In West Bank, Settlers Sense Their Moment After Far Right’s Rise
The remains of Or Haim, an illegal settlement outpost, lie strewn across a windswept hilltop in the north of the Israeli-occupied West Bank. Two dozen Israeli settlers erected a few flimsy huts there one night last month, and by morning, the Israeli Army had demolished them.
But the settlers plan to try again. The most right-wing government in Israel’s history, which includes settler leaders among its key ministers, entered office late last year, and the settler movement has been emboldened, sensing a window of opportunity to expand its enterprise faster than ever before.
“Now I expect things to go differently,” said Naveh Schindler, 19, a settler activist leading the effort to build the Or Haim outpost. “If I persevere enough,” Mr. Schindler said, “hopefully the government will build it themselves.”
Settlers like Mr. Schindler hope to build more Israeli settlements across the West Bank, which is illegal under international law, on land that Palestinians hoped would be the core of a future Palestinian state. Palestinians, meanwhile, are watching with fear and anxiety as the settlements expand, and as the number of attacks on Palestinians increase as more settlers come.
While previous Israeli governments and generals have built and protected hundreds of settlements, they have often opposed unauthorized outpost construction by settler activists. Now, open advocacy for settlements by government ministers and the growing ambitions of the settler movement, coupled with a recent surge of violence, are raising fears that it could help incite a coming explosion in the West Bank.
An unusually intense wave of settler violence against Palestinians and their property swept through parts of the territory last weekend. It followed a month of near daily Israeli military raids into Palestinians cities and towns that left at least 26 Palestinians dead. Palestinian violence against Israelis also continued to rise sharply, compounding the sense of a region on the brink.
United Nations officials documented at least 22 settler-led attacks and vandalism from Jan. 26 to Jan. 30, while Palestinian officials said the real number was roughly seven times higher. More than 70 settler attacks occurred throughout January, U.N. officials said — a rate that, if maintained throughout the year, would be the highest in at least a half-decade.
That capped a January in which the Israeli Army reported at least 59 Palestinian attacks in the West Bank, nearly twice as high as two months ago, causing several injuries but killing none. At least 35 Palestinians were killed during the same period, sometimes during those attacks. At least two were killed by civilian settlers, in circumstances that Israeli officials described as self-defense, but that Palestinians said was unclear.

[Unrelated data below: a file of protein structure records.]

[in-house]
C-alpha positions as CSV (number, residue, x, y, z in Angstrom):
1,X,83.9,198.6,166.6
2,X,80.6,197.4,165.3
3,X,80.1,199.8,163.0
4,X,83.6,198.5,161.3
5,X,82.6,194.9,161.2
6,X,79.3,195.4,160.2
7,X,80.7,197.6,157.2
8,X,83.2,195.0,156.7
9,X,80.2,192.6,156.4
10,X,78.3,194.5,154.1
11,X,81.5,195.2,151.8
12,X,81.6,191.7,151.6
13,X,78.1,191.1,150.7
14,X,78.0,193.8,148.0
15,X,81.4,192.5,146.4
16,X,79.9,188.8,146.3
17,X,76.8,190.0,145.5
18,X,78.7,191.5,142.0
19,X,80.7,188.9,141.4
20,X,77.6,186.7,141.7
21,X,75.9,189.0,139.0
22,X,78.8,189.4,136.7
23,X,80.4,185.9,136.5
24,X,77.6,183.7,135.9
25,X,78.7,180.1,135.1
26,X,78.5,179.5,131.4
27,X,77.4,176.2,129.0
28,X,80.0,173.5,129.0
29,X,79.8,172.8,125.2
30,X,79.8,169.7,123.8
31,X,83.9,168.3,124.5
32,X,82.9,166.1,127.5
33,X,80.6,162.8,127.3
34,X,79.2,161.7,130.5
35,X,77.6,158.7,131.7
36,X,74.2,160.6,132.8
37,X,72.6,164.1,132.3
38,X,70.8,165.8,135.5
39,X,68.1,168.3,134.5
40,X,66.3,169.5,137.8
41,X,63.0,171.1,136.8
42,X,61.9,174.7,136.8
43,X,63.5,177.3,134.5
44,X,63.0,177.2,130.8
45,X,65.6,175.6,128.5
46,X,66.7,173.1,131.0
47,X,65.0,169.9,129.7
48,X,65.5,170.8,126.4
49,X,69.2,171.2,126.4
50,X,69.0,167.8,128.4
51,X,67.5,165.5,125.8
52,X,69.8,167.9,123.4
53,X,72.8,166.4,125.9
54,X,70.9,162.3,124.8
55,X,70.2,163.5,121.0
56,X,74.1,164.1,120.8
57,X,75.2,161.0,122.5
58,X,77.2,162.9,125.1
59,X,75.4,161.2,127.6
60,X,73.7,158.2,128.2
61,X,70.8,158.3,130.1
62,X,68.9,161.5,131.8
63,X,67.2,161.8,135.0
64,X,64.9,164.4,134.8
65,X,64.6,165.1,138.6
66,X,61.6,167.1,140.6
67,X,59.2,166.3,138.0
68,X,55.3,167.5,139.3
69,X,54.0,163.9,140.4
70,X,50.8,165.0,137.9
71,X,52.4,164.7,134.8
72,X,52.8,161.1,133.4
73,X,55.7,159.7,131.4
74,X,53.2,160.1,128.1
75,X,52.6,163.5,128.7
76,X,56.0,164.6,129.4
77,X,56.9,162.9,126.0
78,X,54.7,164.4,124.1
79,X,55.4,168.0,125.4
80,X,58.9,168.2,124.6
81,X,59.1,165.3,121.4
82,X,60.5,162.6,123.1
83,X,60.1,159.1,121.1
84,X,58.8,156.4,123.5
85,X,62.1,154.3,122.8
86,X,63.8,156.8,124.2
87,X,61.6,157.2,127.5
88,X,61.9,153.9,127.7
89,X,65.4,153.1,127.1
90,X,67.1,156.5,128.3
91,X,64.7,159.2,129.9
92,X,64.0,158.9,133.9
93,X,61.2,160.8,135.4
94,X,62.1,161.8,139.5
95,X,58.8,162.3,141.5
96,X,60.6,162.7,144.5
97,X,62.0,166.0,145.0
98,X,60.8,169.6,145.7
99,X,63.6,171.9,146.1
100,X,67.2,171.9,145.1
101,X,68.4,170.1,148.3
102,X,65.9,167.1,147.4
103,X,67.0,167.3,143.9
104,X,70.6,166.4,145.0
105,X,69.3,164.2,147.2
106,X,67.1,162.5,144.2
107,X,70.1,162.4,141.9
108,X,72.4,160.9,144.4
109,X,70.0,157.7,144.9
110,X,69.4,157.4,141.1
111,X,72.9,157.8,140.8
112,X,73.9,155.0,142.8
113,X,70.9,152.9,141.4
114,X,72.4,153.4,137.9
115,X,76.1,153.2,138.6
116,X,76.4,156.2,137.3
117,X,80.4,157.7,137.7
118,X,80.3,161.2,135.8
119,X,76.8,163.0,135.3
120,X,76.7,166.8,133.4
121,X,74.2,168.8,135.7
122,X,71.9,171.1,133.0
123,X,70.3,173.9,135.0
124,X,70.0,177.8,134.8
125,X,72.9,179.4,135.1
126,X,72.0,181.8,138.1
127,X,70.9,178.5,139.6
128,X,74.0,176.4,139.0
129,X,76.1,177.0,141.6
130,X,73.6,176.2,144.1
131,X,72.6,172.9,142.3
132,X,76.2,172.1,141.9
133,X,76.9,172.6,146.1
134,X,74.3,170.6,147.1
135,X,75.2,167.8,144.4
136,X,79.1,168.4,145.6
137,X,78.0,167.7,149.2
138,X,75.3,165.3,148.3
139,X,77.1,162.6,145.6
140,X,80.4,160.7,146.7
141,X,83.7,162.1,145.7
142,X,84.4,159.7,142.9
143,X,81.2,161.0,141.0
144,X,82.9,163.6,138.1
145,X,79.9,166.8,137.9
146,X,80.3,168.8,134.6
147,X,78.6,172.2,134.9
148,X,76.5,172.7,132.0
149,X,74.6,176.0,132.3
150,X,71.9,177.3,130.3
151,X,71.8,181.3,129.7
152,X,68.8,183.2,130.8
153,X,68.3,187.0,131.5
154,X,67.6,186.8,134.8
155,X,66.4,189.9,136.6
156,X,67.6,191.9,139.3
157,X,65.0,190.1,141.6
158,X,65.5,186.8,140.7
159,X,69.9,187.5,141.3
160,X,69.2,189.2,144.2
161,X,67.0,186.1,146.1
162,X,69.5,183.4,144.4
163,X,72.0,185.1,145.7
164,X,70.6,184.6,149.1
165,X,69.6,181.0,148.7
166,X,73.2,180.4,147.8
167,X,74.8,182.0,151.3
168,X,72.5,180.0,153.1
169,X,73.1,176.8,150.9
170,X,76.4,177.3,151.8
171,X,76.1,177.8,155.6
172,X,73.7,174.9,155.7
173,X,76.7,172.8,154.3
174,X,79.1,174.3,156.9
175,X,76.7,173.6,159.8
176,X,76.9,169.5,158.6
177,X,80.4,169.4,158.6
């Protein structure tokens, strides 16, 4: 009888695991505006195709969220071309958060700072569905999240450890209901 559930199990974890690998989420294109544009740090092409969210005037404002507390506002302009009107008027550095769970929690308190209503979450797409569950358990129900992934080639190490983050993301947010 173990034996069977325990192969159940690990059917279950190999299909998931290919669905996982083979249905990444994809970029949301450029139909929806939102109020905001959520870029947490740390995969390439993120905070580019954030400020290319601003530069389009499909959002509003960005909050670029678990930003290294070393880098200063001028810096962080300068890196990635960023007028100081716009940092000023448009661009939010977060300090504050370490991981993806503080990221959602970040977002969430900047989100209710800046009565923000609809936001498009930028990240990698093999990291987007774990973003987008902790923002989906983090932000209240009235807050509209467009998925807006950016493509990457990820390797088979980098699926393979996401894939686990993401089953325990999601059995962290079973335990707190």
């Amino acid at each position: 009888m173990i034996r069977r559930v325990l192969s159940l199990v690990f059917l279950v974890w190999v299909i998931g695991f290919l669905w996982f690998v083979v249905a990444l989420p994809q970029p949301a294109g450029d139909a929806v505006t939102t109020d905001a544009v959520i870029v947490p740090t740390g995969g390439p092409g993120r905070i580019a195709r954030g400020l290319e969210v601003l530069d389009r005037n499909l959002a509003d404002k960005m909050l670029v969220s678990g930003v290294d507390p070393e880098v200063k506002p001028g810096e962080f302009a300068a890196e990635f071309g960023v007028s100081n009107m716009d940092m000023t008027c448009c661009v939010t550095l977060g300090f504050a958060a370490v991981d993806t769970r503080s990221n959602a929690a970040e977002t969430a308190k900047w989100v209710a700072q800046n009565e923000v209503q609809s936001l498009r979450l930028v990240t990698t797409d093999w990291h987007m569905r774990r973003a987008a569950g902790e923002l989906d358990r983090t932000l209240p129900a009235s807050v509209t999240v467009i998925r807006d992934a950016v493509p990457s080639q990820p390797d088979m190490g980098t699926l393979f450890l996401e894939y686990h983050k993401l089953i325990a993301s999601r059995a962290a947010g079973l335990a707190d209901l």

A New Surge of Israeli-Palestinian Violence
- A Turbulent Moment: The recent spasm of violence in Israel and the West Bank has left seven Israelis and at least 14 Palestinians dead.
- Balancing Act: Benjamin Netanyahu, the Israeli prime minister, faces domestic calls for a harsh crackdown in response to the violence as well as international pressure to show moderation.
- Fueling Tensions: The roots of the violence predate Israel’s new far-right government, but analysts fear the administration’s ministers and goals will further inflame the situation.
- Home Demolitions: In response to the violence surge, the Israeli government is aggressively pursuing the policy of leveling the family homes of Palestinians accused of attacks as a deterrent.
Violence from both Israelis and Palestinians has long been routine in the territory, which was occupied by Israel during the Arab-Israeli War of 1967, in which Israel defeated several Arab states that were mobilizing against it. Hundreds of Israeli settlements have since been built there, impeding Palestinian hopes of sovereignty, and contributing to the creation of a two-tier legal system that tries settlers in civilian courts and Palestinians in military ones.
But now there are expectations of an even greater surge. Young settler activists, who believe the land in the West Bank has been promised to them by God, have been galvanized by the presence of their allies in the new government.
New groups of young Palestinian fighters have meanwhile emerged in response to the entrenchment of Israel’s occupation and the perceived corruption of their own leadership.
A surge of violence last week highlighted how ripe the situation was for further escalation. An Israeli Army raid in the northern West Bank killed 10 Palestinians after a gun battle erupted, before a Palestinian attacker shot dead seven civilians outside a synagogue in Jerusalem. Both episodes were the deadliest of their kind in years.
Less reported was a subsequent wave of settler attacks against Palestinians, in which settlers vandalized Palestinian shops, homes and cars.
In one attack, surveillance footage showed three masked men inside the Palestinian town of Turmusaya late last Saturday night.
Video showed them jumping over a fence and walking toward a home, then out of view of the camera. Seconds later, flames erupted from underneath the house’s red terra-cotta awning and the men fled back over the fence.
“They believe they are the only ones who have a right to this land,” said Awad Abu Samra, 57, a Palestinian who rushed to the house — owned by a Palestinian-American — after the attack. “It’s going to go from bad to worse, especially with this new government,” Mr. Abu Samra added.